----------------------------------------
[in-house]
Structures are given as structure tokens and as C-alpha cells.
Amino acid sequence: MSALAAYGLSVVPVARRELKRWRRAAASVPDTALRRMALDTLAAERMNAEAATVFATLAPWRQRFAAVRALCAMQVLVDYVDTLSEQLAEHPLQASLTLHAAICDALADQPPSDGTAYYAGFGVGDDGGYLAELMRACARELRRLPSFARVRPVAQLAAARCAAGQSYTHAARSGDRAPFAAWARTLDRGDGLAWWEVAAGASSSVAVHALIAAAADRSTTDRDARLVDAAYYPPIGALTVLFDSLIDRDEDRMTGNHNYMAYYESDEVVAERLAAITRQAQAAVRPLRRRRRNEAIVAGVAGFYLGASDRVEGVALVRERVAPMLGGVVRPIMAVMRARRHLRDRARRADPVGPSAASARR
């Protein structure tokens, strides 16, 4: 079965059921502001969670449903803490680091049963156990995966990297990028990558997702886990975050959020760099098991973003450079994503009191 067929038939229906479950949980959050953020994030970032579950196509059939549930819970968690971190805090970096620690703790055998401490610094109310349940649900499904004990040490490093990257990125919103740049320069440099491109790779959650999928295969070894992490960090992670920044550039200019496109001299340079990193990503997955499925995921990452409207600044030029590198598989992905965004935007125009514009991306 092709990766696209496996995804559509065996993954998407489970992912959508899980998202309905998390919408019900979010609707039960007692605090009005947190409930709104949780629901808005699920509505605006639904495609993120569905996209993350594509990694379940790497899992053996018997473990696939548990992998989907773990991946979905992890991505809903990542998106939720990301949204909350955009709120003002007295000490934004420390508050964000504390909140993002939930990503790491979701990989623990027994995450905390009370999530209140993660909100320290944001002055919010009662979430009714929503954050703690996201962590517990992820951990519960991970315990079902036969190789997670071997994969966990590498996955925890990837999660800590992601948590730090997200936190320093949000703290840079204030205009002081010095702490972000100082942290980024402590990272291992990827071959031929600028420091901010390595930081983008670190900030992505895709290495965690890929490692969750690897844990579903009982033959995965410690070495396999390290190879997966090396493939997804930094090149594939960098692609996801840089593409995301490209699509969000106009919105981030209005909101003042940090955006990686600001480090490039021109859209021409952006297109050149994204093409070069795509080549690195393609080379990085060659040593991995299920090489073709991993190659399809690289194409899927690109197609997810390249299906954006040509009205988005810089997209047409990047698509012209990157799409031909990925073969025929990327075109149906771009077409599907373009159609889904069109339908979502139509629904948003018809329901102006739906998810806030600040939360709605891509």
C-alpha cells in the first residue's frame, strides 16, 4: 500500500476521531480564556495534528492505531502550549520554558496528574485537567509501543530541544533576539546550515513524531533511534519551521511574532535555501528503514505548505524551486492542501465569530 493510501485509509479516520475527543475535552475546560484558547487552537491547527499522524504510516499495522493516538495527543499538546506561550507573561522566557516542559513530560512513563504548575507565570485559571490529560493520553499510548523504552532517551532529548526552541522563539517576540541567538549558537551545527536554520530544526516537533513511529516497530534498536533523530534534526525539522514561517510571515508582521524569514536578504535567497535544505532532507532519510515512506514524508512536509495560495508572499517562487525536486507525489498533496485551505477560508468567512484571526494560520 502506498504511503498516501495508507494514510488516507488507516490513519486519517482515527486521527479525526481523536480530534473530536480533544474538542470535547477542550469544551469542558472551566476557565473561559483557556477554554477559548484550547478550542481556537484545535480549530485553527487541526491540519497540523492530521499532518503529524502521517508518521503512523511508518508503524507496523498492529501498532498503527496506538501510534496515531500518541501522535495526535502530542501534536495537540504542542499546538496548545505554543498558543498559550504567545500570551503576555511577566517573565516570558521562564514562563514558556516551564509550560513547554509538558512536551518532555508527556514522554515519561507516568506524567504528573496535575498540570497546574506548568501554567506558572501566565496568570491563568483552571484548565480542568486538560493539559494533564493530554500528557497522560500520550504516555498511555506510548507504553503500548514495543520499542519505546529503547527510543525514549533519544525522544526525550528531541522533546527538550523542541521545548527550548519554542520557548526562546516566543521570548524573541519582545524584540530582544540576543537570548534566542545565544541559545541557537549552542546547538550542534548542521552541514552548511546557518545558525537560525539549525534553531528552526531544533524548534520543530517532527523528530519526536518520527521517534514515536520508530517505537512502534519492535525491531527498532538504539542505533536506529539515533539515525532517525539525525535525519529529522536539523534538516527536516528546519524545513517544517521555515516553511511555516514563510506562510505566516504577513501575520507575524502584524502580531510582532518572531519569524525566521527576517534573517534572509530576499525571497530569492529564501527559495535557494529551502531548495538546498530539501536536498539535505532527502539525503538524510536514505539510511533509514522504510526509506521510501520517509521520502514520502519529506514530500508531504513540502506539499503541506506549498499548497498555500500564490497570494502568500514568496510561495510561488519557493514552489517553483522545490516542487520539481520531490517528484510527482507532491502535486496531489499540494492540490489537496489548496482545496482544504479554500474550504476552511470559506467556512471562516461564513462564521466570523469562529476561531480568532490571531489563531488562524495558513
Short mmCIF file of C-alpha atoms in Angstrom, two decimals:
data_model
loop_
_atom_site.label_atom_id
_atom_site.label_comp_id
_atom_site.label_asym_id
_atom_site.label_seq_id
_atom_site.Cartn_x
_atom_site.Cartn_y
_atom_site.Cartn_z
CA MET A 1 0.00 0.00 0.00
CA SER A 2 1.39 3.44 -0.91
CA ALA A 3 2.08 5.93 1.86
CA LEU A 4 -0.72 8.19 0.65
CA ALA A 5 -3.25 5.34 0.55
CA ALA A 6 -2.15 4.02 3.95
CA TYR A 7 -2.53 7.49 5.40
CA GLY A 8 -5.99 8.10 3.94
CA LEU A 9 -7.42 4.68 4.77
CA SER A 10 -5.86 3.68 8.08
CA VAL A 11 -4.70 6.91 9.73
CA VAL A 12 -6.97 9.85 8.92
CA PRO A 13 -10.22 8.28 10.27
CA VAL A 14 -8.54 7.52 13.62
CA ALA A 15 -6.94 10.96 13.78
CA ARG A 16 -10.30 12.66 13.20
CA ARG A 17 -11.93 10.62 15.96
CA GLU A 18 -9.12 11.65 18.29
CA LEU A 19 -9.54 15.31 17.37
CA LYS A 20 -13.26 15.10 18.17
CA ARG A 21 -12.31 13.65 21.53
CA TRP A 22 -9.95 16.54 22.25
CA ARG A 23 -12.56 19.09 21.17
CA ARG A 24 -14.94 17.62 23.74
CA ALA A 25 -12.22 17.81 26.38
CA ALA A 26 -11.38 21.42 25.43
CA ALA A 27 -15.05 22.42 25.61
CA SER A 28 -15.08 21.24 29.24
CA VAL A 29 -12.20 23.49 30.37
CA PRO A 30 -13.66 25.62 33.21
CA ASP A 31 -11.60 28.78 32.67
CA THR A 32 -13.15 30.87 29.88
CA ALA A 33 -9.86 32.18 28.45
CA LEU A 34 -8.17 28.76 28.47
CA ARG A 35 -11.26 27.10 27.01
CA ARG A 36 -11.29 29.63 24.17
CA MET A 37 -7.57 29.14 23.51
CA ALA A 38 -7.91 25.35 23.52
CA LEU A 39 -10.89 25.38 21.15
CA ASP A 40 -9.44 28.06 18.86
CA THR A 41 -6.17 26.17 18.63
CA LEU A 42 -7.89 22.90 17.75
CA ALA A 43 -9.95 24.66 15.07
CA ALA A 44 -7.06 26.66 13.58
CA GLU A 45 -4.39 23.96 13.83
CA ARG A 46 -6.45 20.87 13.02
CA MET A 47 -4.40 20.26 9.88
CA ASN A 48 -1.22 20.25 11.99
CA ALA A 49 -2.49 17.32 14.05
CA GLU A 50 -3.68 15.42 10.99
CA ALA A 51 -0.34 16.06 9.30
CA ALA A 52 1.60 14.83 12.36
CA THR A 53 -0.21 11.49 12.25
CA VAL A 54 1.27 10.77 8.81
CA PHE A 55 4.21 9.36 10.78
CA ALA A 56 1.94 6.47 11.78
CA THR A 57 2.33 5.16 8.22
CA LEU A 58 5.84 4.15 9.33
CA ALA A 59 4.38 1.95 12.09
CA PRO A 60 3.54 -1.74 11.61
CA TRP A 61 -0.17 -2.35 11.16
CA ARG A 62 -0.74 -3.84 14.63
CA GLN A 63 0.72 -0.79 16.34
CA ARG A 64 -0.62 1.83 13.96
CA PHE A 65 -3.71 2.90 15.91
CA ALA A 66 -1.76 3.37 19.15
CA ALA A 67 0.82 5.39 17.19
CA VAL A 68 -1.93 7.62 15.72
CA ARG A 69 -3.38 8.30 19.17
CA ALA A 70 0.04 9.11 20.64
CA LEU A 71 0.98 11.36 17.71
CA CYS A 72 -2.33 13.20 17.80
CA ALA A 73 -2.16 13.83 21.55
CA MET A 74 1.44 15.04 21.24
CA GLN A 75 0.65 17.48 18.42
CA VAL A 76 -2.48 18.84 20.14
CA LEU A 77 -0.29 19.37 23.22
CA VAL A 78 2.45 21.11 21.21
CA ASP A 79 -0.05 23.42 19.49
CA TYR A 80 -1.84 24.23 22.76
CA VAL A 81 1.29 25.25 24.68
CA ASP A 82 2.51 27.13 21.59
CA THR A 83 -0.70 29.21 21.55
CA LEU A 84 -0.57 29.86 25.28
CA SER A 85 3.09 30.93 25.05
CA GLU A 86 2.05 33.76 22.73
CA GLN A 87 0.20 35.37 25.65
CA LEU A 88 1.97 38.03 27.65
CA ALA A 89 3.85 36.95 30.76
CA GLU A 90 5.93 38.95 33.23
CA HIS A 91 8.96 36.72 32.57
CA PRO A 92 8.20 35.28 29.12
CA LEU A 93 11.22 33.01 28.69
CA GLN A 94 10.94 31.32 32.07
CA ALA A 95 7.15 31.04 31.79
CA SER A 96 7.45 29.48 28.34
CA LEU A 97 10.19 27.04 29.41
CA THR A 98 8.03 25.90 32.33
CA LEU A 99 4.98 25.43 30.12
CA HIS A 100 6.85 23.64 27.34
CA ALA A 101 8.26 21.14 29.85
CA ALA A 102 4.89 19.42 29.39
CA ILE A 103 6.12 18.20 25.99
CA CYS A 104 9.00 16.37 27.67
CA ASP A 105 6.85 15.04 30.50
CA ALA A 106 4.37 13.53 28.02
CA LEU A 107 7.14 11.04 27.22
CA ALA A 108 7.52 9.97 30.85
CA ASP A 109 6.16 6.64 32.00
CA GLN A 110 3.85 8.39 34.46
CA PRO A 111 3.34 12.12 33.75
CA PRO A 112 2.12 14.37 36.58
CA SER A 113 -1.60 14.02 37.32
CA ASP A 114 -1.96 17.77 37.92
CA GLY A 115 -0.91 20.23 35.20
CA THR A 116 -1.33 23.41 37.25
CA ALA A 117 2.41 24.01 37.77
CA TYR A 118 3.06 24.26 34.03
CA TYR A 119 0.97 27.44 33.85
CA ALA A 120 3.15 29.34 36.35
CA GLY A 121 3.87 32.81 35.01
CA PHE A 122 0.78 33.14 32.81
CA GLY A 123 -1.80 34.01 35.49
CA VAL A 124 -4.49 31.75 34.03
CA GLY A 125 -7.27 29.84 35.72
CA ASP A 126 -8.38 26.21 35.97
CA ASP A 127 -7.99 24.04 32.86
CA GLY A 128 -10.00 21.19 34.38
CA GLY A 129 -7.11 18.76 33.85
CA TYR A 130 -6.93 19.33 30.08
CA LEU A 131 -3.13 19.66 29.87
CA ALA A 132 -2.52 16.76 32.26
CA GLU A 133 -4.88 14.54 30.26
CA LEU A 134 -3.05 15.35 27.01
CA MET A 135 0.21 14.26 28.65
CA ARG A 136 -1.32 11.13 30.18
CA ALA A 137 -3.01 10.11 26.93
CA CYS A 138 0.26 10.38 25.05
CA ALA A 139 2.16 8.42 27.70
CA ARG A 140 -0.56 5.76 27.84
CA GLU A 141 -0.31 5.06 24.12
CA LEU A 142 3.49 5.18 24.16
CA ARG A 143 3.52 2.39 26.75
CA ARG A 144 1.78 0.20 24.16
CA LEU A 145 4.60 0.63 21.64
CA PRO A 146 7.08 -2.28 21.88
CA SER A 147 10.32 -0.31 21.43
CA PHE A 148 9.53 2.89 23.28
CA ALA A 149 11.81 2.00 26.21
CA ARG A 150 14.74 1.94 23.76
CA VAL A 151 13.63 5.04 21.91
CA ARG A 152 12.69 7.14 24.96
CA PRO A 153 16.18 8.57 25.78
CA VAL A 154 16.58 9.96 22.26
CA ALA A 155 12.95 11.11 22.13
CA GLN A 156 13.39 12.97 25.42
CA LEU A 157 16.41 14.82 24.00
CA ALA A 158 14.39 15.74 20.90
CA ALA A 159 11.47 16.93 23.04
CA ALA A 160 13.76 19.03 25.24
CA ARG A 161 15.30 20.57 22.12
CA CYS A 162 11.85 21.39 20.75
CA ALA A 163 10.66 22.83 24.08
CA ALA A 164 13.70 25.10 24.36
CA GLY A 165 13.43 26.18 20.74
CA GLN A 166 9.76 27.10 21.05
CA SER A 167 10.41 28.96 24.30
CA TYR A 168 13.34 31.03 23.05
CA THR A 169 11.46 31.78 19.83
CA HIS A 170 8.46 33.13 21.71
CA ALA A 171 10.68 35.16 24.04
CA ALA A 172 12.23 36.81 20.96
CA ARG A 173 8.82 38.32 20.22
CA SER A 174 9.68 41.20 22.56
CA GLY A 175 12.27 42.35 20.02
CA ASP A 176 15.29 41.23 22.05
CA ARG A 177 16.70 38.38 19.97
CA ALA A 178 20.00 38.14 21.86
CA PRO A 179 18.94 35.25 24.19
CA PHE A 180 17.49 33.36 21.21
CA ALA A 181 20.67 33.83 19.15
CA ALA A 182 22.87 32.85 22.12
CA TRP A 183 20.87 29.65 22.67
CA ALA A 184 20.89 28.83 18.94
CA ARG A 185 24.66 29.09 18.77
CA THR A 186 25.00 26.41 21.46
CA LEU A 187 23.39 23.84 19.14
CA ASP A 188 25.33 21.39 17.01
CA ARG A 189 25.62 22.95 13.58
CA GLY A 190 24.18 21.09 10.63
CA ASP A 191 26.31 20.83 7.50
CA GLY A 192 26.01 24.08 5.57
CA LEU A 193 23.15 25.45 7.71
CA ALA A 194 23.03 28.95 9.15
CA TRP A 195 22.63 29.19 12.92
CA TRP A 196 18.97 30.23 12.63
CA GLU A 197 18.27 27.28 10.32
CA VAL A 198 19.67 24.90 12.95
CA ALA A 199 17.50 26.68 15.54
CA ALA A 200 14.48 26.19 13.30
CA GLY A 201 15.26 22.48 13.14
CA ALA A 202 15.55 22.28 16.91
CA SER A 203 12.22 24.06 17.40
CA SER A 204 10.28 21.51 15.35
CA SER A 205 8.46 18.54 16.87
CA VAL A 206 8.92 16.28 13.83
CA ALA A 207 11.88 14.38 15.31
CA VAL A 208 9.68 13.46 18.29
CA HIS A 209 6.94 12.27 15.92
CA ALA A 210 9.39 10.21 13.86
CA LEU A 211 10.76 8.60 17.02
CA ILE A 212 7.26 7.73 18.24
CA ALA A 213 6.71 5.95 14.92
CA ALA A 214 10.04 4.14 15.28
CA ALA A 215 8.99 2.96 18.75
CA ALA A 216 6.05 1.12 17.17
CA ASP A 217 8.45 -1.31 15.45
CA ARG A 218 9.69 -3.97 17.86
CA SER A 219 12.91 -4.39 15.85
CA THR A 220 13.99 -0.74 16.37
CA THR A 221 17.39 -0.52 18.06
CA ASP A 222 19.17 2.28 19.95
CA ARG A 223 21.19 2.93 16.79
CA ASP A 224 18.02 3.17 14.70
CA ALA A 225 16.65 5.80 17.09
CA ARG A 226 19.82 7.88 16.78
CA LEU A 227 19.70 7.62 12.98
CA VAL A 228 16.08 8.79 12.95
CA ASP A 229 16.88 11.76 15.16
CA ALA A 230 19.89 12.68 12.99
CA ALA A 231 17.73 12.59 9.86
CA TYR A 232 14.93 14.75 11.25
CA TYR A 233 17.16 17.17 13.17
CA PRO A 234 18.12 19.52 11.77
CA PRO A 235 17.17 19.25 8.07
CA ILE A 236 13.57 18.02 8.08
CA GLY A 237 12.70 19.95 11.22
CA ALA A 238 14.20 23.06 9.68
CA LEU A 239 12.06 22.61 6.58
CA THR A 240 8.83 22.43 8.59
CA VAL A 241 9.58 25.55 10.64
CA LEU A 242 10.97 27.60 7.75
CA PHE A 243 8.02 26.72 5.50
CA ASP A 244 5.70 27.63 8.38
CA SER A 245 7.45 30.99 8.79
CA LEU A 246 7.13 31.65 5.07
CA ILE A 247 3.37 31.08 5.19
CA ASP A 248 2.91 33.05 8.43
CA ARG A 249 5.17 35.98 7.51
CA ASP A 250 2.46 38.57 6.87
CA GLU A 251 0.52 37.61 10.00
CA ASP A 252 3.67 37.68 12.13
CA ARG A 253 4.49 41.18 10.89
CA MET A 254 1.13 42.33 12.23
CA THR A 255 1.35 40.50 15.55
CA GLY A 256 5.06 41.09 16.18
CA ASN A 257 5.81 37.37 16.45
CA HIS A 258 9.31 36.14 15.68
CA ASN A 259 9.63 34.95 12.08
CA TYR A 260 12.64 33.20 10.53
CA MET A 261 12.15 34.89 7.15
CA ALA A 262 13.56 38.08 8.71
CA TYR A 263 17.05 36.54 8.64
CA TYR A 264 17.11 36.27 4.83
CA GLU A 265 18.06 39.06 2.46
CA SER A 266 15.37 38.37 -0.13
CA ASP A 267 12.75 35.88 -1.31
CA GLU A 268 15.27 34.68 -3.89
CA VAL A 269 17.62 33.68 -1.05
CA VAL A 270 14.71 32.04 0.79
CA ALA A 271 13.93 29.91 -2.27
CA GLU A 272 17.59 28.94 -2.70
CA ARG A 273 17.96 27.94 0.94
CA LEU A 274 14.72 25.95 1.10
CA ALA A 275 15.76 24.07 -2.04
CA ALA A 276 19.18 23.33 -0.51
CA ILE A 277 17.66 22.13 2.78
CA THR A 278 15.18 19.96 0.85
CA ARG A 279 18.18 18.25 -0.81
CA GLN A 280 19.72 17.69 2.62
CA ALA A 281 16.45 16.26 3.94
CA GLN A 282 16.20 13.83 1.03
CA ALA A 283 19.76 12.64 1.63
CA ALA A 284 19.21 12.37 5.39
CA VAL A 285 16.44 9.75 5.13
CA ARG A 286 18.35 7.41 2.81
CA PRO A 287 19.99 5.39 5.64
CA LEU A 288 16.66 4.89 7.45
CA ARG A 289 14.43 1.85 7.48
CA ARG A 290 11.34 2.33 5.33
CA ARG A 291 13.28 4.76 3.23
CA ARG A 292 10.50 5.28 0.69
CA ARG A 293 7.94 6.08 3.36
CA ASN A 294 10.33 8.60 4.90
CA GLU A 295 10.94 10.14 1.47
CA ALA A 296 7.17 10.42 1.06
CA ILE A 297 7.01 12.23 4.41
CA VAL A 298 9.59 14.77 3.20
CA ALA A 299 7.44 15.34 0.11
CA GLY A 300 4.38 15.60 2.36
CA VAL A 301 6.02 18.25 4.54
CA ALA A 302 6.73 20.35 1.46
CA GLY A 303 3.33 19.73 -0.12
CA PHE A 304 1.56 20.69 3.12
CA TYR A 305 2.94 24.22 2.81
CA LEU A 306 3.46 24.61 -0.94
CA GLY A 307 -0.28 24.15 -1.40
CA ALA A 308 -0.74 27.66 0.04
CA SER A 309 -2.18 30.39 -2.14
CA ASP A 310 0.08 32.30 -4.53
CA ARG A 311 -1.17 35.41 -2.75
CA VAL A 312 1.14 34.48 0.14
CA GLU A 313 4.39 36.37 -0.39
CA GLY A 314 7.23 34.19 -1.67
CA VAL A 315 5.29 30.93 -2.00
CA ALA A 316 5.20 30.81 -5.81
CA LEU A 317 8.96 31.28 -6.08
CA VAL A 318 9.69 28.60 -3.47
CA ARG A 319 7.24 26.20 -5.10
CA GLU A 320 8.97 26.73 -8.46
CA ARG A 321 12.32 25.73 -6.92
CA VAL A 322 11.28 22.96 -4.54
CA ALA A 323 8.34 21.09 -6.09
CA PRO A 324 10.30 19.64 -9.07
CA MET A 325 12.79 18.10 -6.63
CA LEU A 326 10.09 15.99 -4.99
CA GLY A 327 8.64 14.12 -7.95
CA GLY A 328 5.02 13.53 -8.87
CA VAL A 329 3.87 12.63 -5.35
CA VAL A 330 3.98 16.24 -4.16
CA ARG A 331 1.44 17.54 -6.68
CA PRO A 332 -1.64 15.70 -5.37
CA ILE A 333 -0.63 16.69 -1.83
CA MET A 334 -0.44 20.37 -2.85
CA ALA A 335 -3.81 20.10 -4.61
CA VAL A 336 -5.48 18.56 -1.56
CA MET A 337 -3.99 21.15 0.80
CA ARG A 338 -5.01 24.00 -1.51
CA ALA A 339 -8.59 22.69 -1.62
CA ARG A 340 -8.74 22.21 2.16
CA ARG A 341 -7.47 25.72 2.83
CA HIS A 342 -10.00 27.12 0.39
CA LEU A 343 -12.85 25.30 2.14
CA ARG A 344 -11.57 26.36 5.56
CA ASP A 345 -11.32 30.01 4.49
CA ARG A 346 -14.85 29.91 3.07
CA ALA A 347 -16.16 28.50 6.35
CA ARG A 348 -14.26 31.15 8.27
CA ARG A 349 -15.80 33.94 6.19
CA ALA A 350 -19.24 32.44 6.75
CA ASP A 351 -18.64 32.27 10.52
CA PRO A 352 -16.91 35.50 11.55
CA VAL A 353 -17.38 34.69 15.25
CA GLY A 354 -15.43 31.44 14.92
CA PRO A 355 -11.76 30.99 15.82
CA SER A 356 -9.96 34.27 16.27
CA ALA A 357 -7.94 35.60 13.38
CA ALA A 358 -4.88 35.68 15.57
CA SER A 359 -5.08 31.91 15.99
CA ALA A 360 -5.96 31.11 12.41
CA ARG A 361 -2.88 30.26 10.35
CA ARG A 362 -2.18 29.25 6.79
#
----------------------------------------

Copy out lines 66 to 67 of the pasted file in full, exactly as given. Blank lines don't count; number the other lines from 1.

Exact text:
CA ALA A 51 -0.34 16.06 9.30
CA ALA A 52 1.60 14.83 12.36